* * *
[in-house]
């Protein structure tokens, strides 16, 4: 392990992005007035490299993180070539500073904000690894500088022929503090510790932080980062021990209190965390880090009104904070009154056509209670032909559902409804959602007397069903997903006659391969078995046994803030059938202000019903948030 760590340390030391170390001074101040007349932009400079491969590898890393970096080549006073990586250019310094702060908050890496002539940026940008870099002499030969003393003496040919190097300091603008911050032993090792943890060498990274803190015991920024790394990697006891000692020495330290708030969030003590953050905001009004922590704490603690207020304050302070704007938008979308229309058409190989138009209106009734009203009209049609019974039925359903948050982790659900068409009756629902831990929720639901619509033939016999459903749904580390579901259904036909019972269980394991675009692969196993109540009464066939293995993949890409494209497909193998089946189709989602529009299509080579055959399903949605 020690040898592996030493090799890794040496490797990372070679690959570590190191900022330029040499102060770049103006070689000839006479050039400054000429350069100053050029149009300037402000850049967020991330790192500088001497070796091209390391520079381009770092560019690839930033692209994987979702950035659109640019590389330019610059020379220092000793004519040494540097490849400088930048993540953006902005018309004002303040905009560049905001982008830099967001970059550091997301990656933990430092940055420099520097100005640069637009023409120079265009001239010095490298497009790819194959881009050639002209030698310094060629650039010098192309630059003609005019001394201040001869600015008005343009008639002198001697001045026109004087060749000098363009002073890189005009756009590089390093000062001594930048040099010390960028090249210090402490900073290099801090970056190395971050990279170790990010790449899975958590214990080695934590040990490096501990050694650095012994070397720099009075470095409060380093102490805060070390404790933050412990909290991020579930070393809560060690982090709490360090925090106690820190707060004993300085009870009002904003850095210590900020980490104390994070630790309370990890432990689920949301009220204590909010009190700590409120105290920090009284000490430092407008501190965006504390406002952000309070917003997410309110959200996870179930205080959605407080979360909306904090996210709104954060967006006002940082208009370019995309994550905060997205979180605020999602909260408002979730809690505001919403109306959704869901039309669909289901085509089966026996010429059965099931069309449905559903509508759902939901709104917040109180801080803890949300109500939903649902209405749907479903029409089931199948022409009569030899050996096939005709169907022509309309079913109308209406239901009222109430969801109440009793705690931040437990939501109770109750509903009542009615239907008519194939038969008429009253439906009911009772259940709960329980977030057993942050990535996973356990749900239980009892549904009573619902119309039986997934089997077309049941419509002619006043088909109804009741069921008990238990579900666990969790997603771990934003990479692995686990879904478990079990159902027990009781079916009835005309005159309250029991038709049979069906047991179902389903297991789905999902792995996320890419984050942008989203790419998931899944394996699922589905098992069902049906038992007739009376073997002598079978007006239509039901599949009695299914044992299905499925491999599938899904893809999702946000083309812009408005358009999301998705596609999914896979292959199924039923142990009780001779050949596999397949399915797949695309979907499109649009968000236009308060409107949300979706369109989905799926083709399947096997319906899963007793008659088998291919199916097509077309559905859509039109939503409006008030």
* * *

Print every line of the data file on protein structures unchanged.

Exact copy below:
[in-house]
């Protein structure tokens, strides 16, 4: 392990992005007035490299993180070539500073904000690894500088022929503090510790932080980062021990209190965390880090009104904070009154056509209670032909559902409804959602007397069903997903006659391969078995046994803030059938202000019903948030 760590340390030391170390001074101040007349932009400079491969590898890393970096080549006073990586250019310094702060908050890496002539940026940008870099002499030969003393003496040919190097300091603008911050032993090792943890060498990274803190015991920024790394990697006891000692020495330290708030969030003590953050905001009004922590704490603690207020304050302070704007938008979308229309058409190989138009209106009734009203009209049609019974039925359903948050982790659900068409009756629902831990929720639901619509033939016999459903749904580390579901259904036909019972269980394991675009692969196993109540009464066939293995993949890409494209497909193998089946189709989602529009299509080579055959399903949605 020690040898592996030493090799890794040496490797990372070679690959570590190191900022330029040499102060770049103006070689000839006479050039400054000429350069100053050029149009300037402000850049967020991330790192500088001497070796091209390391520079381009770092560019690839930033692209994987979702950035659109640019590389330019610059020379220092000793004519040494540097490849400088930048993540953006902005018309004002303040905009560049905001982008830099967001970059550091997301990656933990430092940055420099520097100005640069637009023409120079265009001239010095490298497009790819194959881009050639002209030698310094060629650039010098192309630059003609005019001394201040001869600015008005343009008639002198001697001045026109004087060749000098363009002073890189005009756009590089390093000062001594930048040099010390960028090249210090402490900073290099801090970056190395971050990279170790990010790449899975958590214990080695934590040990490096501990050694650095012994070397720099009075470095409060380093102490805060070390404790933050412990909290991020579930070393809560060690982090709490360090925090106690820190707060004993300085009870009002904003850095210590900020980490104390994070630790309370990890432990689920949301009220204590909010009190700590409120105290920090009284000490430092407008501190965006504390406002952000309070917003997410309110959200996870179930205080959605407080979360909306904090996210709104954060967006006002940082208009370019995309994550905060997205979180605020999602909260408002979730809690505001919403109306959704869901039309669909289901085509089966026996010429059965099931069309449905559903509508759902939901709104917040109180801080803890949300109500939903649902209405749907479903029409089931199948022409009569030899050996096939005709169907022509309309079913109308209406239901009222109430969801109440009793705690931040437990939501109770109750509903009542009615239907008519194939038969008429009253439906009911009772259940709960329980977030057993942050990535996973356990749900239980009892549904009573619902119309039986997934089997077309049941419509002619006043088909109804009741069921008990238990579900666990969790997603771990934003990479692995686990879904478990079990159902027990009781079916009835005309005159309250029991038709049979069906047991179902389903297991789905999902792995996320890419984050942008989203790419998931899944394996699922589905098992069902049906038992007739009376073997002598079978007006239509039901599949009695299914044992299905499925491999599938899904893809999702946000083309812009408005358009999301998705596609999914896979292959199924039923142990009780001779050949596999397949399915797949695309979907499109649009968000236009308060409107949300979706369109989905799926083709399947096997319906899963007793008659088998291919199916097509077309559905859509039109939503409006008030």